UNDERCURRENTS      12 June 2018  

Howard Griffin Gallery

UNDERCURRENTS,  a new body of work from Iranian artist Mehdi Ghadyanloo was exhibited in 2018 in Basel, Switzerland. The exhibition occurred during the week of the Art Basel fair on an industrial cargo ship moored to the banks of the River Rhine.

Throughout the vessel’s 7,000 square foot deck preternaturally serene seascapes depicting vast bodies of water in the mode of Magritte, Dalí or Yves Tanguy are displayed. Reference is also given to attempts of Romantic era artists in capturing the sublime through the portrayal of nature in its raw beauty. Within the paintings intense scenes of human drama from Ghadyanloo’s subconscious compete against infinite expanses of a wild and spirited nature with only the boundaries of the canvas in place to orientate the mind’s eye. 

An exclusive focus on water expands the parameters of Ghadyanloo’s rapidly developing oeuvre both visually and conceptually and is a marked departure from the artist’s now familiar architectural compositions, geometric forms and arid desert landscapes. Additionally, Seth Troxler, a long-time Ghadyanloo collaborator, working through his Lost Souls of Saturn initiative with Phil Moffa, has created a sweeping score to further engage viewers of the exhibition.

Ever interested in investigating the human condition on a conceptual level, Ghadyanloo explores epistemological themes such as liminality and metaphorical uncertainty in each painting. The works of art are particularly concerned with those metaphorical spaces in which we may find ourselves adrift in and a sense of unease and helplessness is recognisably lurking above and below the boundless waters. In one painting, a black whirlpool centred beneath a pale sun suggests the threat of being dragged below while in another, empty ladders jutting out at angles from the water suggest the presence of people while each untouched rung emphasises their absence. Where people are present in the paintings, they crowd together for security in the middle of vast oceans either in endless processions or atop isolated structures. Ghadyanloo’s figures are indistinct and on occasion even naked thereby stripping them of any spatio-temporal context. Whether metaphors for a wider human philosophical condition, or victims of geopolitical circumstance, these uncertain human multitudes, united by a shared lostness, invite empathy and encourage the viewer to reflect on the wider circumstances of their own lives.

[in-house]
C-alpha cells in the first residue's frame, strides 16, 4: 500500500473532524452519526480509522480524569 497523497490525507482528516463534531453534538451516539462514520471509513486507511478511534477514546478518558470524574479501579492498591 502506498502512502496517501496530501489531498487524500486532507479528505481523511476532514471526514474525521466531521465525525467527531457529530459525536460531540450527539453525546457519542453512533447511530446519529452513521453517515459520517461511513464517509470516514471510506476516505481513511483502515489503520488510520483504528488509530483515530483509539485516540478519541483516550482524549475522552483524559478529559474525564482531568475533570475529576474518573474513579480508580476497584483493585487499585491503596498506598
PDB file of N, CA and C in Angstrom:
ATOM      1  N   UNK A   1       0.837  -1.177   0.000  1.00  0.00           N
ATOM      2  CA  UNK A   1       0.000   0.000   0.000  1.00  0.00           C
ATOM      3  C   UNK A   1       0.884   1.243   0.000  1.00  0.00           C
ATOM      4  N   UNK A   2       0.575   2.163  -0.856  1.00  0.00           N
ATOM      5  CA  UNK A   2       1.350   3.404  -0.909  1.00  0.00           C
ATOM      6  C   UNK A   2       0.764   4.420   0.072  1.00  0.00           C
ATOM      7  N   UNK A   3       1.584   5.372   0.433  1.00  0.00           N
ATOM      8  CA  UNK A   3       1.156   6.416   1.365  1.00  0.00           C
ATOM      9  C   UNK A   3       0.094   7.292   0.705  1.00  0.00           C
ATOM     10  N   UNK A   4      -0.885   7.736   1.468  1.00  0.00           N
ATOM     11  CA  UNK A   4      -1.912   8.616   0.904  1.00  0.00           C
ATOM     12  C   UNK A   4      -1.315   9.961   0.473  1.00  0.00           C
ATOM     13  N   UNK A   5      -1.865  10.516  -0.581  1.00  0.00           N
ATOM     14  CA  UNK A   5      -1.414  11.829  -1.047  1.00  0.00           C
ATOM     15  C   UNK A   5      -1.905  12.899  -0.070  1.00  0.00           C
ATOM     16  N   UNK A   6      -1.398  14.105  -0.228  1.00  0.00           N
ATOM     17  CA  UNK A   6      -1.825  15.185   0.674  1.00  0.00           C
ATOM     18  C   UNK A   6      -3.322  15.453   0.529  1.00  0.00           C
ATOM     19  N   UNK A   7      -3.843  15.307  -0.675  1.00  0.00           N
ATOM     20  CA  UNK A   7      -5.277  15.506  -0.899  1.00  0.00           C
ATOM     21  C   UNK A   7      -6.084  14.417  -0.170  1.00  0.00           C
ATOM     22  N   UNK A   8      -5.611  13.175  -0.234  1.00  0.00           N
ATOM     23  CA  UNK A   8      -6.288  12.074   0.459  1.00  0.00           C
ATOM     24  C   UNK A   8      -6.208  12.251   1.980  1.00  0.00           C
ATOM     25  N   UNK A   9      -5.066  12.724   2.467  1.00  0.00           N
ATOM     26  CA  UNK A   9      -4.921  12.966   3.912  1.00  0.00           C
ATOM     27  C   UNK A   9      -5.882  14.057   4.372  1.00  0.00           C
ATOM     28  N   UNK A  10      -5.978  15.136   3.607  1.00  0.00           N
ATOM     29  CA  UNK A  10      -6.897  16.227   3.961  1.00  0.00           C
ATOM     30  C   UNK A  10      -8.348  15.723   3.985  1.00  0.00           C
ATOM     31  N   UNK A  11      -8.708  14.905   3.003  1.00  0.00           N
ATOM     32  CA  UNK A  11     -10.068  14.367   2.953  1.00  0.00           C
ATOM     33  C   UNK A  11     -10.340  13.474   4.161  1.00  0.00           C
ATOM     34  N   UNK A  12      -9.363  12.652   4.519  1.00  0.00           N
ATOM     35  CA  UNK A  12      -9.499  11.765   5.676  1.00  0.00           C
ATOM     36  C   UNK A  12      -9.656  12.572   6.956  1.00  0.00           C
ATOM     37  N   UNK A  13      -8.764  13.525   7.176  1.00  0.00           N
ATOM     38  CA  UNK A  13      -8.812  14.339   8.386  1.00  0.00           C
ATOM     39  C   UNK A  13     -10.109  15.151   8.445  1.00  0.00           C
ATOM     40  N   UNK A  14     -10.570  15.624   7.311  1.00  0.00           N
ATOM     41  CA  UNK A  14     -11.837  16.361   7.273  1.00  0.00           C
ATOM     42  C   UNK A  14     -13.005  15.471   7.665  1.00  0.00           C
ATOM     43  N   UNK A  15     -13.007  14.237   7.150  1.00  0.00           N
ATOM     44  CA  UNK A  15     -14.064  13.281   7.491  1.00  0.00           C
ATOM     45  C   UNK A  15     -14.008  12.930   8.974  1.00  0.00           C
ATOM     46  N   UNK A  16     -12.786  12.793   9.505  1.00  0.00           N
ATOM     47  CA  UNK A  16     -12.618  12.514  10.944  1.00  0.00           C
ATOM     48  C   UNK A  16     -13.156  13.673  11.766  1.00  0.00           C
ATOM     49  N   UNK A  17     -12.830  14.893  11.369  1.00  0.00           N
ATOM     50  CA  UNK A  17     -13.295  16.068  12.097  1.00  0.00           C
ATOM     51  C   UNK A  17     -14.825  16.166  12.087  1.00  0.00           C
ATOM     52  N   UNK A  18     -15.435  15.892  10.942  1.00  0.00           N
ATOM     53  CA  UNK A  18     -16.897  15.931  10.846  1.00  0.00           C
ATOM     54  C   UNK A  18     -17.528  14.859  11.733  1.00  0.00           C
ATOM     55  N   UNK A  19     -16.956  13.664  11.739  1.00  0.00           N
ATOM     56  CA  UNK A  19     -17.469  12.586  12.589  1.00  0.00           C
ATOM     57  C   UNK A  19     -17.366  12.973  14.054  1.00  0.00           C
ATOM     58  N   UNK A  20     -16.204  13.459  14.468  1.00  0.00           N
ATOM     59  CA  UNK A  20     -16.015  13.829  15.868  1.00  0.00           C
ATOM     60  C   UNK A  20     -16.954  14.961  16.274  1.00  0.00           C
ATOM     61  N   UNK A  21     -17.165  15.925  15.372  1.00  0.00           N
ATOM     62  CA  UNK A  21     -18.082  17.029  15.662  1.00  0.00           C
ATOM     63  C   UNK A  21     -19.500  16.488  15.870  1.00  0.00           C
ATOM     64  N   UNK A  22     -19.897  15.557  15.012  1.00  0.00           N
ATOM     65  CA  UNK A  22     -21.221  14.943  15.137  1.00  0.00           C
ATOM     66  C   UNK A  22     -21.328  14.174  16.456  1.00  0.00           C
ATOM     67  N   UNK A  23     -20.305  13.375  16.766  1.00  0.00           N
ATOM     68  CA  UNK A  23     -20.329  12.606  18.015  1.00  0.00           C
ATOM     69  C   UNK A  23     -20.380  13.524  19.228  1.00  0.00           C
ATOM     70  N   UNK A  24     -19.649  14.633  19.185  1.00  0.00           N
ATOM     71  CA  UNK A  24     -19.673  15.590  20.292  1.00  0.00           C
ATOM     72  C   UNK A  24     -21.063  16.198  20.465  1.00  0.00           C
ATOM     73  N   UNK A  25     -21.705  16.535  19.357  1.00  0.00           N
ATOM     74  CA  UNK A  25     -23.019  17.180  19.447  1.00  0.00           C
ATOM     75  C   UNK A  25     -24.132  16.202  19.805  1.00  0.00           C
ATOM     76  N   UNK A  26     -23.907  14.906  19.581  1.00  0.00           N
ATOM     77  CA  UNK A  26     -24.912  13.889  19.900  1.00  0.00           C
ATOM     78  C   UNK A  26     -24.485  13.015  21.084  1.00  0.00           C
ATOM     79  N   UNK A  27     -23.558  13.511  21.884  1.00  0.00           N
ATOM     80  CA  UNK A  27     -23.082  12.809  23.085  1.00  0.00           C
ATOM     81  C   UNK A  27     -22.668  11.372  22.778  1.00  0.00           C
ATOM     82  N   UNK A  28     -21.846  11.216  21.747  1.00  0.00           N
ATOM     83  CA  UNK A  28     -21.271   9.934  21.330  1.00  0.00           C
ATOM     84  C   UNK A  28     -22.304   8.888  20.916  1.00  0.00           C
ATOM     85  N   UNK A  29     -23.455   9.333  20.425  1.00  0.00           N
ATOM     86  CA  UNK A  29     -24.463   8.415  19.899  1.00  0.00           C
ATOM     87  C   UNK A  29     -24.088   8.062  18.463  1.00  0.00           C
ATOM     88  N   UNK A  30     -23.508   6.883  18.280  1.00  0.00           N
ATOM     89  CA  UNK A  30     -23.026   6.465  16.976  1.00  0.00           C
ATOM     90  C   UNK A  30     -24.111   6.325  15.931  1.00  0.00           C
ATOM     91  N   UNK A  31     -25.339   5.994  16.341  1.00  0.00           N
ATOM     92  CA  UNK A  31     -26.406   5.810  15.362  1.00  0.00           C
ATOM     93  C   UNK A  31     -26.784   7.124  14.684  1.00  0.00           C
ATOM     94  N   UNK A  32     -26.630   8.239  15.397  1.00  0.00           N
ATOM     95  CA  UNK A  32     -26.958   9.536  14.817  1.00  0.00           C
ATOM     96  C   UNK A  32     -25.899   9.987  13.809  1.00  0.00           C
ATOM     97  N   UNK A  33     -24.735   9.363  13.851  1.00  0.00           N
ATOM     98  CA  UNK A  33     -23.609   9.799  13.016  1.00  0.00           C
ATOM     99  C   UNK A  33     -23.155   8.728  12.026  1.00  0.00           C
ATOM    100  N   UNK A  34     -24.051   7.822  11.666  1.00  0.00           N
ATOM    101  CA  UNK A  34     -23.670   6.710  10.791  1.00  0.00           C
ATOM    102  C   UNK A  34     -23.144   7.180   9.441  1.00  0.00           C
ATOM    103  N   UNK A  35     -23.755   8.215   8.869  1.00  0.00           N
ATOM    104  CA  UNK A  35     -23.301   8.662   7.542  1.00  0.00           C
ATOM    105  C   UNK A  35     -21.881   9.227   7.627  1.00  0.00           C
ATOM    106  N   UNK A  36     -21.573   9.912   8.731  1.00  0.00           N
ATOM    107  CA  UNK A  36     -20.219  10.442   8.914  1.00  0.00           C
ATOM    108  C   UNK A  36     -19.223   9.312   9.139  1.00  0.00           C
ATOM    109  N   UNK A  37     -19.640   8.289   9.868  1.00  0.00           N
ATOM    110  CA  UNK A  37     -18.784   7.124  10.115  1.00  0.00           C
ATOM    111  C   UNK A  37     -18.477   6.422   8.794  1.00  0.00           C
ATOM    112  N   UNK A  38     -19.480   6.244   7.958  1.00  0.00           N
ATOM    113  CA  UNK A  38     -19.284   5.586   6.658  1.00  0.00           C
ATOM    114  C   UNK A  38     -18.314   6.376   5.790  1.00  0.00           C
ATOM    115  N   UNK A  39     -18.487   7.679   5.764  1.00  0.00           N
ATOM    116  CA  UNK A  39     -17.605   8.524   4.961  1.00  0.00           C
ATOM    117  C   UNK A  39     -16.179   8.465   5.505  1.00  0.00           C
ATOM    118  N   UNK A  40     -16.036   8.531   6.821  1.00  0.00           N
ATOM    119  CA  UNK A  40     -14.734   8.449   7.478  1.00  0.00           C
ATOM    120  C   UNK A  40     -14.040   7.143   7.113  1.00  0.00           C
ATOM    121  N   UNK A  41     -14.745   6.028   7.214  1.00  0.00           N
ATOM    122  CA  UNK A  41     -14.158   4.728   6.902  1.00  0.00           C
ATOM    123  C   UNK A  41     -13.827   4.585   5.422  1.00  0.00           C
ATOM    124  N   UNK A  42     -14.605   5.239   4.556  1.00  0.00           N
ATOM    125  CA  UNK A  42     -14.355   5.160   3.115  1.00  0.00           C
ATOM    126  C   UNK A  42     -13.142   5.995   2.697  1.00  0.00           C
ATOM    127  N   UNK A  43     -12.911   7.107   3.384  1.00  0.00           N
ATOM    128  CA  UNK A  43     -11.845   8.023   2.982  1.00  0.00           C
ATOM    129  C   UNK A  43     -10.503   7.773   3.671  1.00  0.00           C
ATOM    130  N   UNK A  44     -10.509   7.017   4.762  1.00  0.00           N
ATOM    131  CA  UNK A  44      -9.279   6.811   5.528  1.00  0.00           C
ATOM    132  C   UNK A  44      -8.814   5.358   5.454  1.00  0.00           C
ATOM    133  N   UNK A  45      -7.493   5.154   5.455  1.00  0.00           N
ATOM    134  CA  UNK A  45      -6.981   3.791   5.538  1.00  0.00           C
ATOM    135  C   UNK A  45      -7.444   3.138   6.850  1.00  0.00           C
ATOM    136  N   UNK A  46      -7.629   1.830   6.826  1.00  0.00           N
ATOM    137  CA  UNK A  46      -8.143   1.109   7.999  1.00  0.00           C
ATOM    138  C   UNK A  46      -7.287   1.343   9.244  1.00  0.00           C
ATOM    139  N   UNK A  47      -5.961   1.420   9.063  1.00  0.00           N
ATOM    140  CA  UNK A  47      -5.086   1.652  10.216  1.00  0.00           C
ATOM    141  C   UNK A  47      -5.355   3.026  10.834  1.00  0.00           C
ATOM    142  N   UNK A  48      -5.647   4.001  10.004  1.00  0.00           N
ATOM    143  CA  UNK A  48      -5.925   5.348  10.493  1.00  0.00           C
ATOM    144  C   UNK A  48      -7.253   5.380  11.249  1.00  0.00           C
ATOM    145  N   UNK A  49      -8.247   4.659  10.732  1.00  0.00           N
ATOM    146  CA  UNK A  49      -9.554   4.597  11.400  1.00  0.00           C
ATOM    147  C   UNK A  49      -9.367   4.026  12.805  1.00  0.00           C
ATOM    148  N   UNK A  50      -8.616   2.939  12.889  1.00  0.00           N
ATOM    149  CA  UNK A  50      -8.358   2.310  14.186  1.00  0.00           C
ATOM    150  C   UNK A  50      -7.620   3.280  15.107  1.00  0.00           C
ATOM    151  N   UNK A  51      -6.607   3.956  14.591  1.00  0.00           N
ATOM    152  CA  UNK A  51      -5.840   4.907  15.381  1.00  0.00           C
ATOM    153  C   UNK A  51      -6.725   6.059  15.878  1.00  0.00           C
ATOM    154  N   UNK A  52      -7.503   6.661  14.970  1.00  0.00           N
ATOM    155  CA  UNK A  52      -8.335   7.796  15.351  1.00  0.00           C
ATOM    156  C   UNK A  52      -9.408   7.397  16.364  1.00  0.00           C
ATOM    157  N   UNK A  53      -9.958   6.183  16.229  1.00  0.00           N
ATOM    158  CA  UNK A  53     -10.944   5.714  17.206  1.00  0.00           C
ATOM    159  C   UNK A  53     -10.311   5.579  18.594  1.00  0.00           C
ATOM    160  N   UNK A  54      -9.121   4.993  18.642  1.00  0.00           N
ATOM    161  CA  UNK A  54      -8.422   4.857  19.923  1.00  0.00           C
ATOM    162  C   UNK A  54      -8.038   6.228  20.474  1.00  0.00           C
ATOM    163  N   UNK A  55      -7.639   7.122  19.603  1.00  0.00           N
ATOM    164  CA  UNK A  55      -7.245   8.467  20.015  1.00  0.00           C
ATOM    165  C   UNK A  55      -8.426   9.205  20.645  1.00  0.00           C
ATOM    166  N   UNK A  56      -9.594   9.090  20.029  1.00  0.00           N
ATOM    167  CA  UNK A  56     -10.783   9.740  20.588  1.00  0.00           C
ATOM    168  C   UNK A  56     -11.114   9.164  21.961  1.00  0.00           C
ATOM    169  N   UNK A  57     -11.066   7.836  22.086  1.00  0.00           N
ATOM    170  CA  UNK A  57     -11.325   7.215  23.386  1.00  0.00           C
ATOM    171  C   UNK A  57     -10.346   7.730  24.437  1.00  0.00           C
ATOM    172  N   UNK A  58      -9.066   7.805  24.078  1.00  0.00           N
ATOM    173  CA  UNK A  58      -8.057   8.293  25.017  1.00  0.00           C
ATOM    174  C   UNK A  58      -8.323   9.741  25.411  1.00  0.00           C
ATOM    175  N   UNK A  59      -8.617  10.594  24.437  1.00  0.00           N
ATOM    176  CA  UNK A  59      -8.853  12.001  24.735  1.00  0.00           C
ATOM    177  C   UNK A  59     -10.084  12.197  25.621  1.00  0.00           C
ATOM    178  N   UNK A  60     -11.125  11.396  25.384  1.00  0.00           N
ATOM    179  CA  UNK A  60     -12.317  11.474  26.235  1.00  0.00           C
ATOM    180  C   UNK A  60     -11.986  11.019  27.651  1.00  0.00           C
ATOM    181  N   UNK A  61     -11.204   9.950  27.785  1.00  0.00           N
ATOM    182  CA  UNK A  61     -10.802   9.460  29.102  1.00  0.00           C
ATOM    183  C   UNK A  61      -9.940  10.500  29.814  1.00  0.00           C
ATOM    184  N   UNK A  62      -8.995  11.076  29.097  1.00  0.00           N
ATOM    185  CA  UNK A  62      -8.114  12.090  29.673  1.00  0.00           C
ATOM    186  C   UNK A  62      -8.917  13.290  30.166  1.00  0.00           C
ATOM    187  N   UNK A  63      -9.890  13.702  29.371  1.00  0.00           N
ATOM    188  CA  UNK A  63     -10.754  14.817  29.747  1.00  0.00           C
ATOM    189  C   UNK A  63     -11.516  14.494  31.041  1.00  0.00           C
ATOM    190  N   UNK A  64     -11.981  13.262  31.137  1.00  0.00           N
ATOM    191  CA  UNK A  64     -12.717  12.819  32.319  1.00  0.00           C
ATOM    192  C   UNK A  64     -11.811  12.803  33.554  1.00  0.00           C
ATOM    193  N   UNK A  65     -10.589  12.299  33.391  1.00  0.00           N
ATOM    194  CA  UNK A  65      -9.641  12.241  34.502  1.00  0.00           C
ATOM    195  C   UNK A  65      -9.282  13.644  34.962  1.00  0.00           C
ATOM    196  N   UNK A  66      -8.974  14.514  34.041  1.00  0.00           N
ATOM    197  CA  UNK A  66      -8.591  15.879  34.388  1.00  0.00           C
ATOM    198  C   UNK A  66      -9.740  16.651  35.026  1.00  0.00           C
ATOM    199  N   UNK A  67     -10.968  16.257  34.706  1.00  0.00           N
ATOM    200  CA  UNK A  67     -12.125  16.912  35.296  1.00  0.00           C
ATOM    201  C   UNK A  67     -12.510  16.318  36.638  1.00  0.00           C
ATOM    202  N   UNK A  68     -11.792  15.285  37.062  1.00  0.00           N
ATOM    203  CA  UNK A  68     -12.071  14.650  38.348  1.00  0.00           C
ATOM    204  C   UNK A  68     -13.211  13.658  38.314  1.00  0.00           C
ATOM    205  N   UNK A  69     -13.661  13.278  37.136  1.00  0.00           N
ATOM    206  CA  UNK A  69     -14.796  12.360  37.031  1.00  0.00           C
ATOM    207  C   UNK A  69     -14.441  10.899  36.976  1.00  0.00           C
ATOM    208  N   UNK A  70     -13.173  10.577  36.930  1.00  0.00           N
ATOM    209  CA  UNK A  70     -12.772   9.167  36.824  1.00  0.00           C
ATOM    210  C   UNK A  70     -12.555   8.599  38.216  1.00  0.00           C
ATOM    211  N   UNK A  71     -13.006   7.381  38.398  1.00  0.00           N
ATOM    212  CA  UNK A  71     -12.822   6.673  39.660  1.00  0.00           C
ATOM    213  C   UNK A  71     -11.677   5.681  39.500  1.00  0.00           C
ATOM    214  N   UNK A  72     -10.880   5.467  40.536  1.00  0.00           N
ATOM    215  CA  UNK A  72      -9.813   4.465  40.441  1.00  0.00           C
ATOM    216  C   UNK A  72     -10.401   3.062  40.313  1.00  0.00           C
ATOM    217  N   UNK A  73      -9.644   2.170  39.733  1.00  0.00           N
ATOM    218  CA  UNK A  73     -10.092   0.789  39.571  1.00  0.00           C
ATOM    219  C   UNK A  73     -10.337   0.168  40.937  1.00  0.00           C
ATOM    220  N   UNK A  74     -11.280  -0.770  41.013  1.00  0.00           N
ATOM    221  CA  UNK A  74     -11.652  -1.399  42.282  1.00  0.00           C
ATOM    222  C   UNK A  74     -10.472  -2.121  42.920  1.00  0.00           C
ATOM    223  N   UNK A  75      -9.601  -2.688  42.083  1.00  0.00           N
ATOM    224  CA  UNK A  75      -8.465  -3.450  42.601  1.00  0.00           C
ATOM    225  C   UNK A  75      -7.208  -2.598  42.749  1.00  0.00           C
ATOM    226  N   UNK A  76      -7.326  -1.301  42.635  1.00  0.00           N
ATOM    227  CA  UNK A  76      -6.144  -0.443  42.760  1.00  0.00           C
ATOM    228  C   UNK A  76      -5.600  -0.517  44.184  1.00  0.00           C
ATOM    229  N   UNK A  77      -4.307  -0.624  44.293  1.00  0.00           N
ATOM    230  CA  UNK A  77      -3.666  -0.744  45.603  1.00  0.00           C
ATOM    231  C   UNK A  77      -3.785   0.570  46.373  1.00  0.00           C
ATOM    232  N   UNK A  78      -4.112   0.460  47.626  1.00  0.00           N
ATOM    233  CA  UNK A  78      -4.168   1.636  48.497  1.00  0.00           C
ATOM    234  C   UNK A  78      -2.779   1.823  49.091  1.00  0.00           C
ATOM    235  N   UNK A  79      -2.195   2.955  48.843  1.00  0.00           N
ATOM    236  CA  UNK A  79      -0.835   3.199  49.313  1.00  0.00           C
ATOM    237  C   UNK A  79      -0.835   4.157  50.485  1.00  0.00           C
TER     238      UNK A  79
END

The intrinsic themes flowing through UNDERCURRENTS of transition, migration and uncertainty are reinforced by the geo-political context of the exhibition floating as it does on a ship mere metres from the combined Franco-German-Swiss border. In light of Ghadyanloo’s Middle Eastern origins, and in viewing each of the works in the same visual frame as the River Rhine, it is difficult not to contemplate the many thousands of migrants who have recently died crossing the waters of the Mediterranean in search of safety. This effect is compounded through Ghadyanloo’s anxiety laden depictions of various modes of transport such as the back half of a bisected aeroplane hovering above an unmoving ocean or a tiny rowing boat floating alone on a vast sea. 

The works of art in UNDERCURRENTS embody the fact that Ghadyanloo’s interest in the shared human condition is never far below the surface. By subtly tapping into the political currents of the day in a shifting and transitional world, Ghadyanloo traces a nuanced view of our shared humanity filled with both hope and despair.